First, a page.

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A house with peeling white paint


#equity #restorative #Social Justice #Vacant Buildings


Valencia Meredith

Established in 2010, the Center for Community Progress (CCP) is a nationwide organization working toward transforming vacant buildings into community assets. At the time of the 2020 census, there were more than 16 million abandoned homes in the United States. The Center for Community Progress understands the underlying complexities of racist and unjust laws, policies, and systemic structures that add to the exodus of housing inhabitants and deteriorating buildings. With the help of their team of former practitioners and policymakers, CCP members work with leaders from all levels to not only revitalize homes but to tackle unfair policies by providing tools and resources, including educating and training their staff on racial equity.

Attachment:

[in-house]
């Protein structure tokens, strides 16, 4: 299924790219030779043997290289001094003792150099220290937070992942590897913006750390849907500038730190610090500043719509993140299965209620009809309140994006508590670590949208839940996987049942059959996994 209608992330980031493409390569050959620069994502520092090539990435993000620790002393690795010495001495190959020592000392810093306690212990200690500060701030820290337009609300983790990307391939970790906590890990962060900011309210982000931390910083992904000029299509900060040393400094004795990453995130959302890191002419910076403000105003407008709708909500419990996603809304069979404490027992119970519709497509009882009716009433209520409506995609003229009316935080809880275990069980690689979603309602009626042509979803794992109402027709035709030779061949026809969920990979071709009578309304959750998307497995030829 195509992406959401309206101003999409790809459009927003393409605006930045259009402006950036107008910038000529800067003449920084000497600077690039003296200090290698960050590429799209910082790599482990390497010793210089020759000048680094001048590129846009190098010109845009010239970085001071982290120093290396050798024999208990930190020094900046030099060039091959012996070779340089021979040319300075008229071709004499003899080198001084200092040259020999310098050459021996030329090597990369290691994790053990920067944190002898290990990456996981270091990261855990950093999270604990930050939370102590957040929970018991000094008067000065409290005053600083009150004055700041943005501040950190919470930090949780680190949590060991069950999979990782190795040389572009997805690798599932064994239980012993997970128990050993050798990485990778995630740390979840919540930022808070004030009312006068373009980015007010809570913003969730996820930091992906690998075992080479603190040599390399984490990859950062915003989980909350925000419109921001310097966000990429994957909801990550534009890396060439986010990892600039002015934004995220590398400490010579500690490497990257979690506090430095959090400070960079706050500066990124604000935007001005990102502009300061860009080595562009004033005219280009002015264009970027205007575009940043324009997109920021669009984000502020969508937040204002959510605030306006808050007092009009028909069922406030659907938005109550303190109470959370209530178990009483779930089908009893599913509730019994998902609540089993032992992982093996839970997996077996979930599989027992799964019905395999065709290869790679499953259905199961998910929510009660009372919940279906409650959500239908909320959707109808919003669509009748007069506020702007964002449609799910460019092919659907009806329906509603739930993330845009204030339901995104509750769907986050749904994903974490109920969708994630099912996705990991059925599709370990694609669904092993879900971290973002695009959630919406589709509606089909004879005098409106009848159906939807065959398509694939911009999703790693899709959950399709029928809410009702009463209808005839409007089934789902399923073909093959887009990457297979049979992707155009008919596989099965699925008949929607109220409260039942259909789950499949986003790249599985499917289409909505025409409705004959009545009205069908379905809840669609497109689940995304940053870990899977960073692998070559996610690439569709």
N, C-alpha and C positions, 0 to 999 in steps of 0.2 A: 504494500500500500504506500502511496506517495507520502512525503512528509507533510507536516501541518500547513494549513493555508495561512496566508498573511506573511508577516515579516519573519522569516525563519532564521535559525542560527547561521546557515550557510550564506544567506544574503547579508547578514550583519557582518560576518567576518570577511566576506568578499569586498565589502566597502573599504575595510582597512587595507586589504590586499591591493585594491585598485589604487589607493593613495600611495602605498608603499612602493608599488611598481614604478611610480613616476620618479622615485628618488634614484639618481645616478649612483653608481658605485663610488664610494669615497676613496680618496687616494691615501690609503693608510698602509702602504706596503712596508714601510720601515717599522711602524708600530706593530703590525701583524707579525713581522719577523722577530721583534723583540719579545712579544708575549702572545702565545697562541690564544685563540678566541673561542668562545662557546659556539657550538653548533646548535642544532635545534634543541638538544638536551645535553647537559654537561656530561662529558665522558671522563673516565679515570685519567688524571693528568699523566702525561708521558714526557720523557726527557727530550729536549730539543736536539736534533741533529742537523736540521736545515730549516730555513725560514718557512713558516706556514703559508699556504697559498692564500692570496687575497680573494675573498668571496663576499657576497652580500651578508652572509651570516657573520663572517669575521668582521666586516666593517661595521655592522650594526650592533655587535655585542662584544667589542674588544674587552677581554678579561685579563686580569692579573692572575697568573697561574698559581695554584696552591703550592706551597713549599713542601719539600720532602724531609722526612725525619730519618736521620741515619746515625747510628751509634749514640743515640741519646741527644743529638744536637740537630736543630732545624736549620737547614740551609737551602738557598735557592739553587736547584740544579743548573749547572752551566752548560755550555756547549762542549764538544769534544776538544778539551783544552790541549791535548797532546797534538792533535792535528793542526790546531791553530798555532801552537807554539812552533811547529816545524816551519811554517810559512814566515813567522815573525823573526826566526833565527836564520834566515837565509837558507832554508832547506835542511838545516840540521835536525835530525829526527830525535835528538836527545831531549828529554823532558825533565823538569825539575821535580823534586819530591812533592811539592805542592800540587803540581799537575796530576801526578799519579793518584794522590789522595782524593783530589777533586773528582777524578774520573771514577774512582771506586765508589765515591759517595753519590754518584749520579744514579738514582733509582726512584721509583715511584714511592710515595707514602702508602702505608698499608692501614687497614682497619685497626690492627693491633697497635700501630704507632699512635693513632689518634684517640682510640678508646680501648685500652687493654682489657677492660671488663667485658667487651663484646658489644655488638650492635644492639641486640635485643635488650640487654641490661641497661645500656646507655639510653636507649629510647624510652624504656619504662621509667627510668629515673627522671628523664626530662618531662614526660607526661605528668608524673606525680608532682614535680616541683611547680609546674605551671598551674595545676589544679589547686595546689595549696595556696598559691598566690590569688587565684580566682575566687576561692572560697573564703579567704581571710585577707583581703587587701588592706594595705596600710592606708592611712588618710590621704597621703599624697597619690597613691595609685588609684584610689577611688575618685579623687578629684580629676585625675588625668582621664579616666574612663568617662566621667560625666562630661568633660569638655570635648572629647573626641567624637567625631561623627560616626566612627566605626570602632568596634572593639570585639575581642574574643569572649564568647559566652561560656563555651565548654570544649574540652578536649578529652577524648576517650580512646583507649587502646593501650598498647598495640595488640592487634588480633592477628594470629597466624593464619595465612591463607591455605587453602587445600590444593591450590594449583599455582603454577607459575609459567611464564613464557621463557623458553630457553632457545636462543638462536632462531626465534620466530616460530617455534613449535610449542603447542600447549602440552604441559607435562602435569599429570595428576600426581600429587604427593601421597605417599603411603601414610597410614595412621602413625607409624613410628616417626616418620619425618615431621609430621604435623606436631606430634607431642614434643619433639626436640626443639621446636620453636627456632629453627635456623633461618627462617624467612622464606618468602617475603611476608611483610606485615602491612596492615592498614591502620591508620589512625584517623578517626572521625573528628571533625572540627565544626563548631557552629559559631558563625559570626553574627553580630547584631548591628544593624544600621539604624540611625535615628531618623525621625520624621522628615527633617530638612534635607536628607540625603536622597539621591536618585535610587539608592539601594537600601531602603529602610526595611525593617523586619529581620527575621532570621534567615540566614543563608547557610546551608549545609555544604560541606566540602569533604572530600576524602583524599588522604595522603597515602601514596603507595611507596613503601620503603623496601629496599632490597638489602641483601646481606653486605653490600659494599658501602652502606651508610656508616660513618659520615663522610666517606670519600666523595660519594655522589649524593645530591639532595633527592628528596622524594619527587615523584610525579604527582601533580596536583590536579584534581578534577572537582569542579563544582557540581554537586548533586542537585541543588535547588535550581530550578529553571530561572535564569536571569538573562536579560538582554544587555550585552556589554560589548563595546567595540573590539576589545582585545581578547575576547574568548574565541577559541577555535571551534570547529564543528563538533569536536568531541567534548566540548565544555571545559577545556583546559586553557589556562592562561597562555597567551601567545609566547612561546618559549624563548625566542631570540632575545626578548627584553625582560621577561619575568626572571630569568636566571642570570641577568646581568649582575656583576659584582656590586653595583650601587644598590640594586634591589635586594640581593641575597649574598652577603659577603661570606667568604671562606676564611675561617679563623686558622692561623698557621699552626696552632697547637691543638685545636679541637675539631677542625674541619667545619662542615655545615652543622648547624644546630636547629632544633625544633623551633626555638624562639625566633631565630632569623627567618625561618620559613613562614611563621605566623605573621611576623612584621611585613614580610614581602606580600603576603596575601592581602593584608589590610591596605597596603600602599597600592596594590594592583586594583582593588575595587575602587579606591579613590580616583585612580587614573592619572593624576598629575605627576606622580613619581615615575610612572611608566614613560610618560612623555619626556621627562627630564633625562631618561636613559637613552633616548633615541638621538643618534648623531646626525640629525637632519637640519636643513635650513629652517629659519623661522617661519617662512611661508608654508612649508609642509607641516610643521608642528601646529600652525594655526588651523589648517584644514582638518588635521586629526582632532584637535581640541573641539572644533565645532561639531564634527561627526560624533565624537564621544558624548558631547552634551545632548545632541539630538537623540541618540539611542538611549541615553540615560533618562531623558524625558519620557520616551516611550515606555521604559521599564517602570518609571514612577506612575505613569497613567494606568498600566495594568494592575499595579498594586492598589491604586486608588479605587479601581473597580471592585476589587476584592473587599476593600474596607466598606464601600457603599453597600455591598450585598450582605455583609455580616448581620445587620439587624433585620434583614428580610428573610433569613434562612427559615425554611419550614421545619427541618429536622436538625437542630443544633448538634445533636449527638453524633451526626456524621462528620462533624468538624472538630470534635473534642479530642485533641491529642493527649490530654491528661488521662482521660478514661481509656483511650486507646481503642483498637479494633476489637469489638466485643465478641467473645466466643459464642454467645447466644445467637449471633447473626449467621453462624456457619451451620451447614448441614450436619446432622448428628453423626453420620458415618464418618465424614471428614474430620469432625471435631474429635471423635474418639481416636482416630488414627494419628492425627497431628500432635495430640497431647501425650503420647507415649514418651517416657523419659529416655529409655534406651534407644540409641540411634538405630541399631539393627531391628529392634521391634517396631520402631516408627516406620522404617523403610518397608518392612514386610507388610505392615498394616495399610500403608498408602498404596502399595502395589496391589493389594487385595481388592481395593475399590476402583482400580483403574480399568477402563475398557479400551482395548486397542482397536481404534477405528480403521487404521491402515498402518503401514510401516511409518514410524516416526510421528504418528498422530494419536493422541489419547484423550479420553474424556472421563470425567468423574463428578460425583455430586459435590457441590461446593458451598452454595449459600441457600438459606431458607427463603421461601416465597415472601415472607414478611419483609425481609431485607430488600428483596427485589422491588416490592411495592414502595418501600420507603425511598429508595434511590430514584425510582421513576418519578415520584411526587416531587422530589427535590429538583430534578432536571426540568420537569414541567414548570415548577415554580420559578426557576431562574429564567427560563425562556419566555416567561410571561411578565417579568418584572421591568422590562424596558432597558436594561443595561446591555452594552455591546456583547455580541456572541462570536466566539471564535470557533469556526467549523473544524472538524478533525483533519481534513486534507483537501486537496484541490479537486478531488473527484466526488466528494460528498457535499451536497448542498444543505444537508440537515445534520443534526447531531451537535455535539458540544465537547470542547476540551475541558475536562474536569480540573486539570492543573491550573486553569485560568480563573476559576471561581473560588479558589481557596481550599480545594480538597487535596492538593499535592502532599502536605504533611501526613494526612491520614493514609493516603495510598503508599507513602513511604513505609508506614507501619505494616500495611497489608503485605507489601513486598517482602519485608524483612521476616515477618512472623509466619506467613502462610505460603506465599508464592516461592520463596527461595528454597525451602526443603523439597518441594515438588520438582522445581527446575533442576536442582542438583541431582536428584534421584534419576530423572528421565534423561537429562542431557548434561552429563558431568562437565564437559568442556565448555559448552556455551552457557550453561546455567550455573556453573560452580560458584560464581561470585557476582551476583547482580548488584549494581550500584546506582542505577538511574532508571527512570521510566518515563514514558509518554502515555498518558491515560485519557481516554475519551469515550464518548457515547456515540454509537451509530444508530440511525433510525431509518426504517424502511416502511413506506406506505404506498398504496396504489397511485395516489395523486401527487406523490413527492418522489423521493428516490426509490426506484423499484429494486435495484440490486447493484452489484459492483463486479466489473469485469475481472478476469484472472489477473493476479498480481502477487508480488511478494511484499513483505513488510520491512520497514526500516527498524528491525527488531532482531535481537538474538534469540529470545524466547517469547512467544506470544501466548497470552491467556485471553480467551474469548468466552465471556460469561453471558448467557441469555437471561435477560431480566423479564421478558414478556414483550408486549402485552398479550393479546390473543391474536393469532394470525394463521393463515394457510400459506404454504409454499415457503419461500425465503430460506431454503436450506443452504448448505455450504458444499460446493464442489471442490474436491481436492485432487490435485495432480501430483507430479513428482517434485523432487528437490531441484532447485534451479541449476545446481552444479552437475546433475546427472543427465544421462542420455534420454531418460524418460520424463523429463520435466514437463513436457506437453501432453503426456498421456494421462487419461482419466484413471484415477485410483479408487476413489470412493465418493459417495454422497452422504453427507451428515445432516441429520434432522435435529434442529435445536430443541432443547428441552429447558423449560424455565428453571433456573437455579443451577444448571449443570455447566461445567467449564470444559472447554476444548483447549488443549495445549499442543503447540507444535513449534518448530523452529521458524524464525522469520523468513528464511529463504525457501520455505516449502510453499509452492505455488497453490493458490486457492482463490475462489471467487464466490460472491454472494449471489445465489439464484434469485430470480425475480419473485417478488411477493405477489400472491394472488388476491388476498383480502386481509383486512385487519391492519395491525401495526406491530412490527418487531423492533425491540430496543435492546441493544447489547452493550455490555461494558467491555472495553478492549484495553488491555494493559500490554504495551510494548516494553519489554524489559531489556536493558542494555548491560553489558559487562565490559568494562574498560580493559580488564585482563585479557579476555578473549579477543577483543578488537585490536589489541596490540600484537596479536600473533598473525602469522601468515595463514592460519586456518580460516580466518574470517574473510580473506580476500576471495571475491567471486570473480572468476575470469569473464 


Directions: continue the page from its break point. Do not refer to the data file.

Building stronger coalitions between local non-profits, leaders, and stakeholders to aid in the uplifting of oppressed communities is not just the work of the aforementioned CCP but they are an excellent resource to begin with. Community members who are motivated to improve vacant buildings and land will likely encounter a variety of other challenges to focus on as well, things such as: “land banks” that often hold parcels, property tax systems, neighborhood housing markets, strategic code enforcement, and vacant land stewardship. Despite the complexities, improving blight does have a very positive impact on the community as a whole and is a worthwhile endeavor.